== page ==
Iain Bamforth, A Place in the World, Carcanet
Iain Bamforth is a moralist, but a moralist as Aesop or La Fontaine can be, where body and mind reacquaint themselves, merge even, in stories of the human animal. This collection is philosophical, but it is witty and lyrical, too. Bamforth’s hero, Diogenes, is the guiding light here – the philosopher who, in “Diogenes Looking for Humans”, “moved with his personal effects / to a dog-house at the city gate. // He called it Plato’s Cave.”
By placing himself at the periphery of the city-state, Diogenes (which is to say, Bamforth) becomes observer - and guard - and he re-enters the animal world where the mind and soul are facts of body biology. In this mode Bamforth’s other poems scrutinise especially the thickening nexus of European power. In one poem Europeans are characterised as “flesh-eaters choking on the fricassee of their want”. In another, the continent is imagined as a slick confusion of the mercantile and the bureaucratic: “Our expense account is blue and zinc / and pays for a room with a view / in the capital city no one has ever located.”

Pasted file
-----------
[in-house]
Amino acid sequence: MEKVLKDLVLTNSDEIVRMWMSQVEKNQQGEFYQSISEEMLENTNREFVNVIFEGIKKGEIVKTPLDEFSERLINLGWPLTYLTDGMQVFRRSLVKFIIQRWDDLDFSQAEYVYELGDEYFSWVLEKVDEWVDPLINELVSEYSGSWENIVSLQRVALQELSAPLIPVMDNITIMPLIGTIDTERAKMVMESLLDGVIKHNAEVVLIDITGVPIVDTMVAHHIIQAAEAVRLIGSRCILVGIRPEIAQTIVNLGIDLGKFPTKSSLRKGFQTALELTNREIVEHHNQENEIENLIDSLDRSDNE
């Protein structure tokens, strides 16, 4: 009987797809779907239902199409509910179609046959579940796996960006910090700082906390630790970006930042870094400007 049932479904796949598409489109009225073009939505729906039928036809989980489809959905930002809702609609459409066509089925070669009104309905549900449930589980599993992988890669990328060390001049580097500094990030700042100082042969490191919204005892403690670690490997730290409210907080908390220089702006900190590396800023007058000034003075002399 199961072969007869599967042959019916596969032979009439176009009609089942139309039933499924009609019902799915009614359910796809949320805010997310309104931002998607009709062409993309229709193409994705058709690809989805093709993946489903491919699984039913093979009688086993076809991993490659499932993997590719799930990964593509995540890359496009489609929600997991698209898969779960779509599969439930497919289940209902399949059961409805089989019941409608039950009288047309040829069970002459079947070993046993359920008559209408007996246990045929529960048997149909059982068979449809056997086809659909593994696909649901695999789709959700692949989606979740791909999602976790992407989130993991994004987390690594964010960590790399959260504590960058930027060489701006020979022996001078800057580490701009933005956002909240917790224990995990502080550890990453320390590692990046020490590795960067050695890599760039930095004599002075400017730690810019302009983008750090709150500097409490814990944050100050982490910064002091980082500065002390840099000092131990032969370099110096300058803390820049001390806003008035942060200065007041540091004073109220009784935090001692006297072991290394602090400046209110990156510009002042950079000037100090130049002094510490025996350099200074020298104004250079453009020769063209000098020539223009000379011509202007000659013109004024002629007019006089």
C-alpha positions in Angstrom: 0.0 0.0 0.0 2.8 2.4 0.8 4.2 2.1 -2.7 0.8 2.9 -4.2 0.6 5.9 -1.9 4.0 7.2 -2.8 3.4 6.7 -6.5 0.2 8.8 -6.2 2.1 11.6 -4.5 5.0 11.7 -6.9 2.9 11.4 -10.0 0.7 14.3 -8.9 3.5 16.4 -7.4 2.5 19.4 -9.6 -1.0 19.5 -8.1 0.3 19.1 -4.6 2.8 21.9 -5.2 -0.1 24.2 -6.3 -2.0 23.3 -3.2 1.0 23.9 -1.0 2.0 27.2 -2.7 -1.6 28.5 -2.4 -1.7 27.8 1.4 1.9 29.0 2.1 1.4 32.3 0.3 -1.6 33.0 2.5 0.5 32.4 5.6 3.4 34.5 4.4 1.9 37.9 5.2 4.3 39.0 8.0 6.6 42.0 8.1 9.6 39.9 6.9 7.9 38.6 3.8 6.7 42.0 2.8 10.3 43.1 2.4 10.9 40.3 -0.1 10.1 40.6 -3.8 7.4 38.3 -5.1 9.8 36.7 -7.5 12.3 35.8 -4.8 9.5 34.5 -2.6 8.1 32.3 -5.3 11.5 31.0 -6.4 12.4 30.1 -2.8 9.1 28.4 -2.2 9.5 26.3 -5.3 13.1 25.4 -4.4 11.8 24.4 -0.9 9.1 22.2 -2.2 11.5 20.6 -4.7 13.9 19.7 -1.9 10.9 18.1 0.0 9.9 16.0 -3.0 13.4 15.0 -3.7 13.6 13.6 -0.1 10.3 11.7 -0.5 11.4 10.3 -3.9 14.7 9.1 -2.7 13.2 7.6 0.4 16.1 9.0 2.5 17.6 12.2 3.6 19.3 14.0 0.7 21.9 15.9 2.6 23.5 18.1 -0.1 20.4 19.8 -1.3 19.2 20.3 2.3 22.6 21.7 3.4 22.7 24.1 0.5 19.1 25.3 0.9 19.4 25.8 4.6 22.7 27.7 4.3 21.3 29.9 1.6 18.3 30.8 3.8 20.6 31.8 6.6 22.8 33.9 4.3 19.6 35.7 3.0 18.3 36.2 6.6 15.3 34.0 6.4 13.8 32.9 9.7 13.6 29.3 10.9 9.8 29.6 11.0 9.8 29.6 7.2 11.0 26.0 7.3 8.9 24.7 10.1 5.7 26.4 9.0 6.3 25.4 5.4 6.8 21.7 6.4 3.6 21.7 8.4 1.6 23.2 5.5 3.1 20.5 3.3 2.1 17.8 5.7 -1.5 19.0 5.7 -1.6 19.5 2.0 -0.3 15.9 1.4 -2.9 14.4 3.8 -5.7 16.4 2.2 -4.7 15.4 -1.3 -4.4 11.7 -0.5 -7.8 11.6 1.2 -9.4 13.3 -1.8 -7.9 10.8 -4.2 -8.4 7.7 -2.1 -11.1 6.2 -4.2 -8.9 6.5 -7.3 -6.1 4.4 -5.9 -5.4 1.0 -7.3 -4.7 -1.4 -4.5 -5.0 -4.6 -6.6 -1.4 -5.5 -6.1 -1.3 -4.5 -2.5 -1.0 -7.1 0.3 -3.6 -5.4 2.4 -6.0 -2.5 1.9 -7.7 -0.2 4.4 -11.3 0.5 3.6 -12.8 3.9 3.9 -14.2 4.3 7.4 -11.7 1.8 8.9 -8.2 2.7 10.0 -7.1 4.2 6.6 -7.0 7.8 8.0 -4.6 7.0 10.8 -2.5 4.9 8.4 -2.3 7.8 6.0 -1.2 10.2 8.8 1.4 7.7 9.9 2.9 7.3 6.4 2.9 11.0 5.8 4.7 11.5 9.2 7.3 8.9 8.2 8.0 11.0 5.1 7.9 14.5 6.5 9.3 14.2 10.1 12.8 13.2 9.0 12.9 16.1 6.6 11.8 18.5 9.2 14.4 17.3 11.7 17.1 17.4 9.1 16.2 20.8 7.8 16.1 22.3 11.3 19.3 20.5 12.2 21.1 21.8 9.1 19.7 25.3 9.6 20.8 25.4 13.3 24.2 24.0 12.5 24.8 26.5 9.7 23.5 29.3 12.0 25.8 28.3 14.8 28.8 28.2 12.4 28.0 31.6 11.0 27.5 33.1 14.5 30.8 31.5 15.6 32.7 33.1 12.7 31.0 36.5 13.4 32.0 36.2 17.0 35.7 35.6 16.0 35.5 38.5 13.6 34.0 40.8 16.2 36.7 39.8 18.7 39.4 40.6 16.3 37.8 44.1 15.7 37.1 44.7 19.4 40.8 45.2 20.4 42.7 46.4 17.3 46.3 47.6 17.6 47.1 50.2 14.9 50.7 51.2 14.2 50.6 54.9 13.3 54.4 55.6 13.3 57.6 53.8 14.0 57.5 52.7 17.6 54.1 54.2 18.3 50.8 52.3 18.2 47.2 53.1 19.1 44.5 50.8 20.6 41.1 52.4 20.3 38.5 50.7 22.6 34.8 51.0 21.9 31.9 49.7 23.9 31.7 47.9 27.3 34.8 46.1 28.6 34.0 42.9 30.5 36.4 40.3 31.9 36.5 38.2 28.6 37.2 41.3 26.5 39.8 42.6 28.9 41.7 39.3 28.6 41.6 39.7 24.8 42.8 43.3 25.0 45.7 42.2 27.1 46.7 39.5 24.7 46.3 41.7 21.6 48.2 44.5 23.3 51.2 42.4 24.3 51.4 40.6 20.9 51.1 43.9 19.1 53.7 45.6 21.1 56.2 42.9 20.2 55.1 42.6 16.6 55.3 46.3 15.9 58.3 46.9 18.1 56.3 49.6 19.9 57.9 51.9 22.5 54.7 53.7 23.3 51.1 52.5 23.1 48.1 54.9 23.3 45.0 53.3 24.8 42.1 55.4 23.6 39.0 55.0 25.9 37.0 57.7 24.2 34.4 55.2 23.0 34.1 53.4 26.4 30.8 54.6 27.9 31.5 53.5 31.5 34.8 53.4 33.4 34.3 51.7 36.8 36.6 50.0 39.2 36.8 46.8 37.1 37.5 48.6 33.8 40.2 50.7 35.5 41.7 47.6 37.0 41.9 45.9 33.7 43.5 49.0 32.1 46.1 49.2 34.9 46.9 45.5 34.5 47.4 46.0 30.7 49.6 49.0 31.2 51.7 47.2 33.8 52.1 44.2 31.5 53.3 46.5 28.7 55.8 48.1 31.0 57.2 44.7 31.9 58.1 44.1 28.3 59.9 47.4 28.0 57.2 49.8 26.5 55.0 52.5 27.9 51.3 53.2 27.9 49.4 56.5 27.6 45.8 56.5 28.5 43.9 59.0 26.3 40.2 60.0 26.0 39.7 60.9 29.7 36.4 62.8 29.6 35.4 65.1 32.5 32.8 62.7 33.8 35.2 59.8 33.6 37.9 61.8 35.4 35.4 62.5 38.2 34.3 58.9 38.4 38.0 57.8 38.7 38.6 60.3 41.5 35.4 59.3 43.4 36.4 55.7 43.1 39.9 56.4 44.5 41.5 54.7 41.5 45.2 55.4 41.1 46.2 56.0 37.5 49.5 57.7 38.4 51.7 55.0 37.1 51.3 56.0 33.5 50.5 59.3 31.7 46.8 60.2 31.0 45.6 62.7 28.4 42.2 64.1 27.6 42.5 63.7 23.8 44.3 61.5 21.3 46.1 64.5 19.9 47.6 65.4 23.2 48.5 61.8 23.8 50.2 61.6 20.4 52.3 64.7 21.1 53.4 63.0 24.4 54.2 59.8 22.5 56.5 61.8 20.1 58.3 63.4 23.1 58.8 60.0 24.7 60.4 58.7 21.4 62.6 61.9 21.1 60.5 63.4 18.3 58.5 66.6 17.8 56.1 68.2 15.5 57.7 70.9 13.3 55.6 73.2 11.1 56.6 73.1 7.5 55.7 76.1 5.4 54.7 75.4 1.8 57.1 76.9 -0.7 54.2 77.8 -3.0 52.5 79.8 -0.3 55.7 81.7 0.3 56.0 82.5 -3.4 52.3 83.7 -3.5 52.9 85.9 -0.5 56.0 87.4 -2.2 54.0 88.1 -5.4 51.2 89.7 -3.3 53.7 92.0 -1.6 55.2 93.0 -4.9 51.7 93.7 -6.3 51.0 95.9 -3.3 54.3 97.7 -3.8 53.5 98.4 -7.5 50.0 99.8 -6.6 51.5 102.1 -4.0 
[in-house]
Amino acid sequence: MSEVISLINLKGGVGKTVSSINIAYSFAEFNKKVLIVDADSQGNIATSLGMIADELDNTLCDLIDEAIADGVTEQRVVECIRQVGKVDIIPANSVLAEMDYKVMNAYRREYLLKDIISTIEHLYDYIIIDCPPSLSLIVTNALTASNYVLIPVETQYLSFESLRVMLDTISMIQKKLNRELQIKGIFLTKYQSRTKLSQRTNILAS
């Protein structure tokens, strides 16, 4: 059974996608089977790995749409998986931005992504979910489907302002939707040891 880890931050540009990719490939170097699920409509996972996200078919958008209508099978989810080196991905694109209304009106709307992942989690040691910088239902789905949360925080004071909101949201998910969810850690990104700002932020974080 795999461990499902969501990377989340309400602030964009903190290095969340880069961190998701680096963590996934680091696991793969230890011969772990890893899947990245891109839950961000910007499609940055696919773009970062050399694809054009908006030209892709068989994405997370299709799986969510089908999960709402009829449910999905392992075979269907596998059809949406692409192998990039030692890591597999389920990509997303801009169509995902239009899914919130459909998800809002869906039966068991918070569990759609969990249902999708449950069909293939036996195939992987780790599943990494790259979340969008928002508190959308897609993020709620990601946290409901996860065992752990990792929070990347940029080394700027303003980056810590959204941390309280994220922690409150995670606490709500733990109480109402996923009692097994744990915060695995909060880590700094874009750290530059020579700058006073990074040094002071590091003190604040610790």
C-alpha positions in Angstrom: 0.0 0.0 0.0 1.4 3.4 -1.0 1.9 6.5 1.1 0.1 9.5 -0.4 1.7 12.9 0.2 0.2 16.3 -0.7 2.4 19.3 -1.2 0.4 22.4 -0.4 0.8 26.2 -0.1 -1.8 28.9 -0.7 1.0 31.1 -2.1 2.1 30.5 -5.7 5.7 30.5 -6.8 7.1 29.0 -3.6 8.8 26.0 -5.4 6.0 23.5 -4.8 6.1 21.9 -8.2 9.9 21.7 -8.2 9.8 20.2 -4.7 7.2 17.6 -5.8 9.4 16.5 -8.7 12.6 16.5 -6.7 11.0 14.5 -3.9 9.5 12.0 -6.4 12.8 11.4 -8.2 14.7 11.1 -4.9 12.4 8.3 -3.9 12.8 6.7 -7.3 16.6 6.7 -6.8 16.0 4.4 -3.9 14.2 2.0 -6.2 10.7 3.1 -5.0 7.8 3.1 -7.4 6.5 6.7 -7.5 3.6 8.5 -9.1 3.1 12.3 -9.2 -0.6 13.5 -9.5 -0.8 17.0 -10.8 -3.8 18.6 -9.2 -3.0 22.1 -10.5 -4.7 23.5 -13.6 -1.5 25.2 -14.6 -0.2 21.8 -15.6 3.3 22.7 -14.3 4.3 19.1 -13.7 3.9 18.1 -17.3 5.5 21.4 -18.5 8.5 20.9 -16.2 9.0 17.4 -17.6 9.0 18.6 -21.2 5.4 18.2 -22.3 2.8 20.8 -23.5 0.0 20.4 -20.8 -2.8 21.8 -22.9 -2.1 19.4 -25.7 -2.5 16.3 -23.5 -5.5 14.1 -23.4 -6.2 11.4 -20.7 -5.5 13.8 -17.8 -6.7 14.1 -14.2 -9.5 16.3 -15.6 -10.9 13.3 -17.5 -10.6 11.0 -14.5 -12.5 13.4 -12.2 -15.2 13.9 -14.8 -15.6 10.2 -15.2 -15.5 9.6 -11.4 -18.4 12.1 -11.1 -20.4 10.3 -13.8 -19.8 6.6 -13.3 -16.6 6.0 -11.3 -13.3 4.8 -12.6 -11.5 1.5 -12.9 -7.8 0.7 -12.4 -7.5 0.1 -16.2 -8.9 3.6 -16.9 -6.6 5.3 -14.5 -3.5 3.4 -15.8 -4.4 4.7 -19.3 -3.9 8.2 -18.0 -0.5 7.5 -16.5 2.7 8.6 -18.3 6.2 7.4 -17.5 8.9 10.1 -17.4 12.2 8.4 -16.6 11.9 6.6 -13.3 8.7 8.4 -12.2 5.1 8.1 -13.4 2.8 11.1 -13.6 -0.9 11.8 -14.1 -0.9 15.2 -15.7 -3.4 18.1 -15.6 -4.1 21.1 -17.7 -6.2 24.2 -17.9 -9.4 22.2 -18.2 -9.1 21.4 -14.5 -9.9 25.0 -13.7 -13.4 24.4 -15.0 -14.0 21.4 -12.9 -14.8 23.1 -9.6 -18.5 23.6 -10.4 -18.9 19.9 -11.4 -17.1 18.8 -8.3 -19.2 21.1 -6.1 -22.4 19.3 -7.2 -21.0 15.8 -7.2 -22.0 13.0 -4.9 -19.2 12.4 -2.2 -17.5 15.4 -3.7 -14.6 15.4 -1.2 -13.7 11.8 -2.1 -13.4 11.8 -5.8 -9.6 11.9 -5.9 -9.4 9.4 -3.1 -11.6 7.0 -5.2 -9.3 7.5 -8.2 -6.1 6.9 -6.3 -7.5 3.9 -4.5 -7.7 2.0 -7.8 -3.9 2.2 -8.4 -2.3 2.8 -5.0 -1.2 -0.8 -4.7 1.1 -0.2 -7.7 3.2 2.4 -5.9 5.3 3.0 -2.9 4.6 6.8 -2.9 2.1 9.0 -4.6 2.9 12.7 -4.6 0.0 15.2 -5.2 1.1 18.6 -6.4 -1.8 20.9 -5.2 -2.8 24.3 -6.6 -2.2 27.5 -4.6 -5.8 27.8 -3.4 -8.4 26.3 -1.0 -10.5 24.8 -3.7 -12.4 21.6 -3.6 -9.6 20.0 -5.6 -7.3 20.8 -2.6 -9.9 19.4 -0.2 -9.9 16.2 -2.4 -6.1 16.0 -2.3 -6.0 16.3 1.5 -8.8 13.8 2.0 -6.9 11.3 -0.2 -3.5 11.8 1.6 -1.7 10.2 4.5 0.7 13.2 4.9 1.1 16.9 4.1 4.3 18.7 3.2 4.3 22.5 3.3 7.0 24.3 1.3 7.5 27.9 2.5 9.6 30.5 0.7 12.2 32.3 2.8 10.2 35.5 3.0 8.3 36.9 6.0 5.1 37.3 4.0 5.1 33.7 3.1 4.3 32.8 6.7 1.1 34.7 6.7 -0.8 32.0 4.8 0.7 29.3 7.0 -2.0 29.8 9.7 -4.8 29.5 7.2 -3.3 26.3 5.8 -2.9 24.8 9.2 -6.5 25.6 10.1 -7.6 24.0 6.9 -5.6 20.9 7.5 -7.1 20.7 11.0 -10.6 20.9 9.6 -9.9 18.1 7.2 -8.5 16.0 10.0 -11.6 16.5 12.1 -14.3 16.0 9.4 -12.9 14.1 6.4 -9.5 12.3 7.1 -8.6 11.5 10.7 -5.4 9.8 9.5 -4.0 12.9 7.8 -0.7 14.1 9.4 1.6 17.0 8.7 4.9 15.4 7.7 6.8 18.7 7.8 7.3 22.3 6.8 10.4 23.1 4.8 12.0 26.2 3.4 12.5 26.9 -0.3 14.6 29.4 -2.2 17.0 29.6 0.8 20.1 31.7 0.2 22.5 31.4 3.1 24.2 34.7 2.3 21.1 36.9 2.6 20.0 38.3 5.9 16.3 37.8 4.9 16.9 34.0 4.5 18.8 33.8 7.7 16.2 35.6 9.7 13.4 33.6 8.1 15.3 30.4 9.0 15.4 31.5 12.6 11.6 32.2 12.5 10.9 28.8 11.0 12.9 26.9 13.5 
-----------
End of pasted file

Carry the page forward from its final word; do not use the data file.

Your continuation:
Bamforth ranges across the world in his subject matter, linking himself in a major poem, “Eggs Like Chaos”, to Scotland via a beach in Samoa. This is a text which seeks to answer Hugh MacDiarmid’s “On A Raised Beach” by looking a little closer at what turns out to be MacDiarmid’s self-sentimentality, a kind of nihilism that praises the lifelessness of rock. Bamforth memorably takes up such a near-religion of stones, gives its granite heart a health-check, and in the end leaves it back on a remote Scottish shore. Bamforth in so doing gives himself permission to love life and to roam, as he says of Diogenes, “a citizen of the world.” Love poems and song-like texts, and superb translations of Baudelaire, Pessoa and Benn, round out a stimulating book.
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